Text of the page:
Wednesday, January 18, 2006

On the Road

Lutheran Zephyr had a good post on what truly makes for a "pro-life" orientation and just how hard that is to live by consistently.

In his comments he enjoins, "Think of the poor waiting at the bus stop in the cold rain as you drive by in your heated Honda." This particularly resonated with me because I have very recently experienced a peculiar reversal of this situation.

Now I'm not poor by any measure but, as something of a would-be environmentalist, I do ride the bus regularly. One night last week, as I was standing in the rain waiting for the bus, someone pulled over to offer me a ride. At first I thought it must be someone I knew from work but as I looked in the car, I didn't recognize the man. On impulse, I accepted the ride anyway -- the bus was due any minute and I don't mind the rain, but it seemed, strangely, to be the polite thing to do.

The man who gave me a ride explained that he knew what it's like to have to wait in the rain and that Jesus teaches him to share what he has with others in need. At this point, I think I was able to spare myself a little evangelism by revealing that I also am a church-going man, and I briefly wished I was still standing in the rain. I soon regretted that secret judgment.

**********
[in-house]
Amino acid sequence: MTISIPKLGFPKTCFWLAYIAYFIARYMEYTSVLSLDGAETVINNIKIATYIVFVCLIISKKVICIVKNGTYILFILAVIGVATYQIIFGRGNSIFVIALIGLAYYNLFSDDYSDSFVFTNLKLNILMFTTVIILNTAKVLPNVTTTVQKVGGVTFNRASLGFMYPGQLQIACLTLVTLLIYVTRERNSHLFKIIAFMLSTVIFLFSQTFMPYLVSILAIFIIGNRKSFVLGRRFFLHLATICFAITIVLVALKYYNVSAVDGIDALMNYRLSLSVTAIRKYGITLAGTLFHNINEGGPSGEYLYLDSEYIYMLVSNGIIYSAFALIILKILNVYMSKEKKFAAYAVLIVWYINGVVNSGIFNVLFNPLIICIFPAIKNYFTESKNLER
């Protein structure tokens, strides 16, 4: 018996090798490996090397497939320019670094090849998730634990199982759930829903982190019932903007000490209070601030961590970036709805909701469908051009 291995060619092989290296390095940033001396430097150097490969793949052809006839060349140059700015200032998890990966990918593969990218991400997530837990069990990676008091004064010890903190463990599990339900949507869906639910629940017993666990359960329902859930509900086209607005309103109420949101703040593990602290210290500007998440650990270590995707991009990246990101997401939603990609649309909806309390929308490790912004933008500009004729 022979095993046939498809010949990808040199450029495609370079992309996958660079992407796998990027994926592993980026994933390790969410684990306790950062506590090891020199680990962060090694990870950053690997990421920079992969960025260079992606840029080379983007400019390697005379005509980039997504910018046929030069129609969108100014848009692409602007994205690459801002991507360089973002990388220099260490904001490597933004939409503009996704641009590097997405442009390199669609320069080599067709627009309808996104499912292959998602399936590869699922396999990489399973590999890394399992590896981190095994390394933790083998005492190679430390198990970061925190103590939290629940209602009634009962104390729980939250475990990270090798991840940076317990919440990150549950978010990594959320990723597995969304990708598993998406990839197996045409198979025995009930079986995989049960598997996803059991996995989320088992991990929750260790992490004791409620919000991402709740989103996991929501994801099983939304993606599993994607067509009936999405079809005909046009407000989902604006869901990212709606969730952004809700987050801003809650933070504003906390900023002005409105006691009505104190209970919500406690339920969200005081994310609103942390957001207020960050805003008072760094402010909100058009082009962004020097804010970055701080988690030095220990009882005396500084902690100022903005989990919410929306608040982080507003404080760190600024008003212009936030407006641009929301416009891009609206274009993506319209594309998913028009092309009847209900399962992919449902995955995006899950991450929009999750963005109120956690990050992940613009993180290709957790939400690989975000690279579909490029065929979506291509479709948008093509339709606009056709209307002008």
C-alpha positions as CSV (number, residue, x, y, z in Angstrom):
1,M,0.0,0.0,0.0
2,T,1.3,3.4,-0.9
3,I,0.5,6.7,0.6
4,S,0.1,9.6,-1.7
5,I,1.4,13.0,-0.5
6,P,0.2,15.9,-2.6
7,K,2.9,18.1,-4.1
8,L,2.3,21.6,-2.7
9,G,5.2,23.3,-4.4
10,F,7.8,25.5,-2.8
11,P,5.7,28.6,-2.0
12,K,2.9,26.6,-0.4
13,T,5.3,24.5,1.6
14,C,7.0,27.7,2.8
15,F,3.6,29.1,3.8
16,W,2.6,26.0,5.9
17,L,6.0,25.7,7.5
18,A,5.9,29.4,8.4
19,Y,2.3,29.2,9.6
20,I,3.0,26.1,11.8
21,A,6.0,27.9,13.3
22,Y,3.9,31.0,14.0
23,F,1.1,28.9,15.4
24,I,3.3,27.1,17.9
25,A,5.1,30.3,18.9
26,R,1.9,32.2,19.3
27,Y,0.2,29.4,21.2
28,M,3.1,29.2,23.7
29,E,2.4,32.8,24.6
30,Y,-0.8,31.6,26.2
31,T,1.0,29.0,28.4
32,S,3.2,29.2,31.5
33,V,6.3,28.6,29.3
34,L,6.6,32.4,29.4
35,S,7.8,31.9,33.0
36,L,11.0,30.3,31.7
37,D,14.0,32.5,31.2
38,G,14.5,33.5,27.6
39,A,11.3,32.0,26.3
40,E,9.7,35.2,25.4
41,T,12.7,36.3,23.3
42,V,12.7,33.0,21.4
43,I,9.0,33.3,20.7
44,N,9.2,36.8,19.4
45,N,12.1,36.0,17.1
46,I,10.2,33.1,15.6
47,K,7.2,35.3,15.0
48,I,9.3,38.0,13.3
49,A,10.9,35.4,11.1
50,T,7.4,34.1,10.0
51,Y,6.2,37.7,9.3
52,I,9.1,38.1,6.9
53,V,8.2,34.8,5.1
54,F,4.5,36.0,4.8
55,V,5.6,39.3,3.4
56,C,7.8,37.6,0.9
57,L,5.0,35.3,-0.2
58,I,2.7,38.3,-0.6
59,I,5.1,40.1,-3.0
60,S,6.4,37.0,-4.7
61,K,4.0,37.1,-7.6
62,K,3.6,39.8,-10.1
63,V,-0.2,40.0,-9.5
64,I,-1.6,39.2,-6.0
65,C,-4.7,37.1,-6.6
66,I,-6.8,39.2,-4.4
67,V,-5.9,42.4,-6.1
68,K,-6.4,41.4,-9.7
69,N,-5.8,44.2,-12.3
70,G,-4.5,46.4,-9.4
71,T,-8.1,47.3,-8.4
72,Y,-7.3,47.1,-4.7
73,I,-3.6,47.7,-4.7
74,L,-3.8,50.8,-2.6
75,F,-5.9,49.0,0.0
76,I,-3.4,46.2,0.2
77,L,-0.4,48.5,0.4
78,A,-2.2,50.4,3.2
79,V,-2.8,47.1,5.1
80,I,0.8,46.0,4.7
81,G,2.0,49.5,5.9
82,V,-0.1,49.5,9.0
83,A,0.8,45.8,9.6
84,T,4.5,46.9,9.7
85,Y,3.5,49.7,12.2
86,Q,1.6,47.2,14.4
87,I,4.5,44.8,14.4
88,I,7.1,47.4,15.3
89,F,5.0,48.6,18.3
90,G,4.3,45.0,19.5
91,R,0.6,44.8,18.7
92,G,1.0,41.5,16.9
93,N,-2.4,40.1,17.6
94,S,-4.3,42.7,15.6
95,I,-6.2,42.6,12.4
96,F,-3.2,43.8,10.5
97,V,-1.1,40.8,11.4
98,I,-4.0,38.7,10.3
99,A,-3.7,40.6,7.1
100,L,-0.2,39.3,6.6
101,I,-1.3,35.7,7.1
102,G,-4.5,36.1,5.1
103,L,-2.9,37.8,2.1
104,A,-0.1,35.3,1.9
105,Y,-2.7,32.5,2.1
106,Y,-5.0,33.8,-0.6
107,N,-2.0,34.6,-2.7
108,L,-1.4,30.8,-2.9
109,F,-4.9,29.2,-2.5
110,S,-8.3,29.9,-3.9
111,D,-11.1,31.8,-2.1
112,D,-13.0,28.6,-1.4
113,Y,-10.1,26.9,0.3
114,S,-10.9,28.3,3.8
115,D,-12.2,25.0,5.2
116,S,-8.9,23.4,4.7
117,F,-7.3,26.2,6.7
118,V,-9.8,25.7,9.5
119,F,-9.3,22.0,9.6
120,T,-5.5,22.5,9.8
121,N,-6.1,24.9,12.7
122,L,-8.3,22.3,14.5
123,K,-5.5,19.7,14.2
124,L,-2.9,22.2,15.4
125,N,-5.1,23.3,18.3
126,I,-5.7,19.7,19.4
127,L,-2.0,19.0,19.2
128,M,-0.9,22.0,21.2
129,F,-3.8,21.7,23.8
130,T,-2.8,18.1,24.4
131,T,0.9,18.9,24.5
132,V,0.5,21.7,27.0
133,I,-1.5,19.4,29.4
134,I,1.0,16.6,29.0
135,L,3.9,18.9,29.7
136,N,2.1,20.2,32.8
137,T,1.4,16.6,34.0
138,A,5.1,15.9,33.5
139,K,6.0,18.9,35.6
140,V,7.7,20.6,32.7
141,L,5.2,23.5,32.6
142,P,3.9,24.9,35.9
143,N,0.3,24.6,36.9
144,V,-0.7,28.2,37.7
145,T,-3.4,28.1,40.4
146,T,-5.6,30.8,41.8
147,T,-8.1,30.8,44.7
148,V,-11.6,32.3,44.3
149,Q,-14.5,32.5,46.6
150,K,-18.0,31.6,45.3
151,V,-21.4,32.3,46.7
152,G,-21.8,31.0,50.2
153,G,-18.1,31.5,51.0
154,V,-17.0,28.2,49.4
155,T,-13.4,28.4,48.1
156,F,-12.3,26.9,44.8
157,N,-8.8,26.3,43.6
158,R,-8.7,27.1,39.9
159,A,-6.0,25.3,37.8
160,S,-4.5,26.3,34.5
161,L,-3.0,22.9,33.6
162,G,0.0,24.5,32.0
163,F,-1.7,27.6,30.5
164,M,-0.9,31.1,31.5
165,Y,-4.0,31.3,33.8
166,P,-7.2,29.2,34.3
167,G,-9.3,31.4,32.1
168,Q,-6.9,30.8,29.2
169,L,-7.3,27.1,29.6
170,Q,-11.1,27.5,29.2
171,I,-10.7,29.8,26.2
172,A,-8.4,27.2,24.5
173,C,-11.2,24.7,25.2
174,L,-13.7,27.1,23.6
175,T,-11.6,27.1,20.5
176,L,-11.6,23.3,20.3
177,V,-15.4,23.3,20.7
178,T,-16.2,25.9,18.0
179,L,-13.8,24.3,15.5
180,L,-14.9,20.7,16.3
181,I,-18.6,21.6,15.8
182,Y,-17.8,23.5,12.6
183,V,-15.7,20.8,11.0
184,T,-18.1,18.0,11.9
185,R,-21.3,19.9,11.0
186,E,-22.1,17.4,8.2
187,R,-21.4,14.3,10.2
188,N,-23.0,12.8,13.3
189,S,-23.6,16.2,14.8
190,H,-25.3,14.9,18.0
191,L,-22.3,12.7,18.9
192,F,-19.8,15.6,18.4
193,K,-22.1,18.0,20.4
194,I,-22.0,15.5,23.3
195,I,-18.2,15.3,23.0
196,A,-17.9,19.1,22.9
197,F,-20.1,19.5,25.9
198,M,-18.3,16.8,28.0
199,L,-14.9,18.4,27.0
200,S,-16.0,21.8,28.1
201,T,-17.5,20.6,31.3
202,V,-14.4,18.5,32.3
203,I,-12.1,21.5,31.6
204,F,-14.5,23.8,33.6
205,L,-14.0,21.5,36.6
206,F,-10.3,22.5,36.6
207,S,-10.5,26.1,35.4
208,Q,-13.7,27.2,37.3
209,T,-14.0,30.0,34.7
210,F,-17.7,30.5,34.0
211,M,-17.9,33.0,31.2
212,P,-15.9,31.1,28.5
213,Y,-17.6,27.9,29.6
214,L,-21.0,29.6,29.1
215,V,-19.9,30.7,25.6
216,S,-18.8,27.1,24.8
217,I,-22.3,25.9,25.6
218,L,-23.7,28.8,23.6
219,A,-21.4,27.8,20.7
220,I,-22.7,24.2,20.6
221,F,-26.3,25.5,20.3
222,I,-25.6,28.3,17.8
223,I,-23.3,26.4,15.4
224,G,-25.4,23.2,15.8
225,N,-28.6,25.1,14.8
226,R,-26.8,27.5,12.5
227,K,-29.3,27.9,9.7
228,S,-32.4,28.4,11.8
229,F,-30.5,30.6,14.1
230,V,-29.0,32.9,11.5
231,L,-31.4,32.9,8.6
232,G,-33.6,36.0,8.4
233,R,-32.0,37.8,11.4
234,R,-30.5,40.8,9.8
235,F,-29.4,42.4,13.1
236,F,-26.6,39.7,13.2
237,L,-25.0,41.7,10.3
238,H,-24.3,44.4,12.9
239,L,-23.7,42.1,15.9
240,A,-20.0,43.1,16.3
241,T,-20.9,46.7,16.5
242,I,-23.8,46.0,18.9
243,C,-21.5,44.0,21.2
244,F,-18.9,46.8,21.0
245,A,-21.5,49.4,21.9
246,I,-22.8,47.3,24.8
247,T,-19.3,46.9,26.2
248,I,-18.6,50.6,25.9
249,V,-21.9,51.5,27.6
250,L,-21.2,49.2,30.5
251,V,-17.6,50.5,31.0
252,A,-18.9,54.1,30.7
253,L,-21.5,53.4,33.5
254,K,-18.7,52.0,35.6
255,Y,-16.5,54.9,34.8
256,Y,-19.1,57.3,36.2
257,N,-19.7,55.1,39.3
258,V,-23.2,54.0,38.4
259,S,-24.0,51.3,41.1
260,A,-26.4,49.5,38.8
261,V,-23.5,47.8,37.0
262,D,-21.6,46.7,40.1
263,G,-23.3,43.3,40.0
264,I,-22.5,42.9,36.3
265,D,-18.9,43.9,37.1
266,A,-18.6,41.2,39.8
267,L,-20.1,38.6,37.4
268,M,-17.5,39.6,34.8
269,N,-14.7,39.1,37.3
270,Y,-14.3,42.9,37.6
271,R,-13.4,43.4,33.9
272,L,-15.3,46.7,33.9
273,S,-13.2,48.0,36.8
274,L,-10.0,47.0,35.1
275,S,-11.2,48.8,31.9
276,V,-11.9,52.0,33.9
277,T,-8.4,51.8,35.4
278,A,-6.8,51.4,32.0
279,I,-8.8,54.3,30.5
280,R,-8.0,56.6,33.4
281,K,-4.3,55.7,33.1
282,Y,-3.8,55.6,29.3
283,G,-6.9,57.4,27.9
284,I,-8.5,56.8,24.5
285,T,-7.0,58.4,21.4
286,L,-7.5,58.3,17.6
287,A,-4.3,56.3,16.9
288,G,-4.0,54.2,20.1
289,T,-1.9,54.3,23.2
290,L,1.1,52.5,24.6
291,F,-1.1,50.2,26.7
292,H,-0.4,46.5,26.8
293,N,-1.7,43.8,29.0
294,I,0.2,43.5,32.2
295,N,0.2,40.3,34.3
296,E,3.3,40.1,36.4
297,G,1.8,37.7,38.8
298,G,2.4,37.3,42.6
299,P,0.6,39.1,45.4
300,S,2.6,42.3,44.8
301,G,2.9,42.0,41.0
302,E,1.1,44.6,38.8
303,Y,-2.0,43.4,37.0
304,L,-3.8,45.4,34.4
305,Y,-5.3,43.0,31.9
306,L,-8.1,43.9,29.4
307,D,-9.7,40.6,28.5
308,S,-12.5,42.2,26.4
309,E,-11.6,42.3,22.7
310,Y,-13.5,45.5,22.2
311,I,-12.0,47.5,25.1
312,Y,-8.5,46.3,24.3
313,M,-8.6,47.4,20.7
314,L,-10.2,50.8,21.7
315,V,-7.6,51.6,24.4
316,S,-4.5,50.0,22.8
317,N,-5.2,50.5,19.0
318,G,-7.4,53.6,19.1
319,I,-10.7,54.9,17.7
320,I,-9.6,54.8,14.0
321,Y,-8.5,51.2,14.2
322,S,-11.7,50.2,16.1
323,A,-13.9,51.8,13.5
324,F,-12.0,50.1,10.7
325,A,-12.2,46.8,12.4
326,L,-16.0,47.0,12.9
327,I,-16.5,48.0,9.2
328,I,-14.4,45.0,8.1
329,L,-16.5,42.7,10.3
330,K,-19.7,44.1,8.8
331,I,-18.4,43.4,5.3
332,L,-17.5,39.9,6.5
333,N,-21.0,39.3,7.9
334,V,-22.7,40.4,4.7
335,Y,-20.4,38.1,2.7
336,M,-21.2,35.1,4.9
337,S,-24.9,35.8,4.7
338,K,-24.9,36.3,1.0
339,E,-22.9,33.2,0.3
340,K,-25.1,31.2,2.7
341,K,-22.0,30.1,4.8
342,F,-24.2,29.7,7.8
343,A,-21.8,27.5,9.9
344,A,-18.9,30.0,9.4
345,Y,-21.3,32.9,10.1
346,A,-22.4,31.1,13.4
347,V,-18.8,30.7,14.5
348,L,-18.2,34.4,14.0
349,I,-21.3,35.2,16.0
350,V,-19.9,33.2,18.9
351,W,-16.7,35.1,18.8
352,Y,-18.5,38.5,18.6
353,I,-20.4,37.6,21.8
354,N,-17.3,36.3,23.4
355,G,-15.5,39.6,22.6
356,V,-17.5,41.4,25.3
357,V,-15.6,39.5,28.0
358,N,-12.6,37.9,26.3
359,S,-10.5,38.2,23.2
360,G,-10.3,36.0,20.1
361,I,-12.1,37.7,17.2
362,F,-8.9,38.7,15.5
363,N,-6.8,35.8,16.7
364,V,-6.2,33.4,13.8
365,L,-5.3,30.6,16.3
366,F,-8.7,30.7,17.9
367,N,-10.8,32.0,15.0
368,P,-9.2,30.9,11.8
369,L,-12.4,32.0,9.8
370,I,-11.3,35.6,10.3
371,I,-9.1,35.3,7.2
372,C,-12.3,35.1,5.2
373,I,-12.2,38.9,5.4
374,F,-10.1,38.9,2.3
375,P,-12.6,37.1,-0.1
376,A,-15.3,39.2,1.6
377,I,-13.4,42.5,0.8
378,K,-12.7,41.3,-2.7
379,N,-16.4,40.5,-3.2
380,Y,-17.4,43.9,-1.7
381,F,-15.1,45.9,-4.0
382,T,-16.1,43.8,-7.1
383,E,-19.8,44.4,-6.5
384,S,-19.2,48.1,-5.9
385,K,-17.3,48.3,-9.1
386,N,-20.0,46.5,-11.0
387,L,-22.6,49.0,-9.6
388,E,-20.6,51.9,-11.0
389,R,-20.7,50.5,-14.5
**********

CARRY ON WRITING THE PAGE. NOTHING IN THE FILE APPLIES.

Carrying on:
The man's name was Freddy, and as he drove he told me about how he had left his home in El Salvador because of political turmoil there. He lived briefly in California and then came to Oregon for work. As this story unfolded, it became clear that this man who was ministering to me by offering me a ride in the rain was a man of much humbler circumstances than myself. The irony was not lost on me.

After talking with him a while, I was convinced (strictly indirectly) that what he had done was a genuine act of kindness -- what Richard Foster calls "true service" as distinguished from "self-service" in the guise of service -- and the only thing I could offer in return was to accept this service.

1 comment:

Lutheran Zephyr said...

beautiful. we all need more of these moments.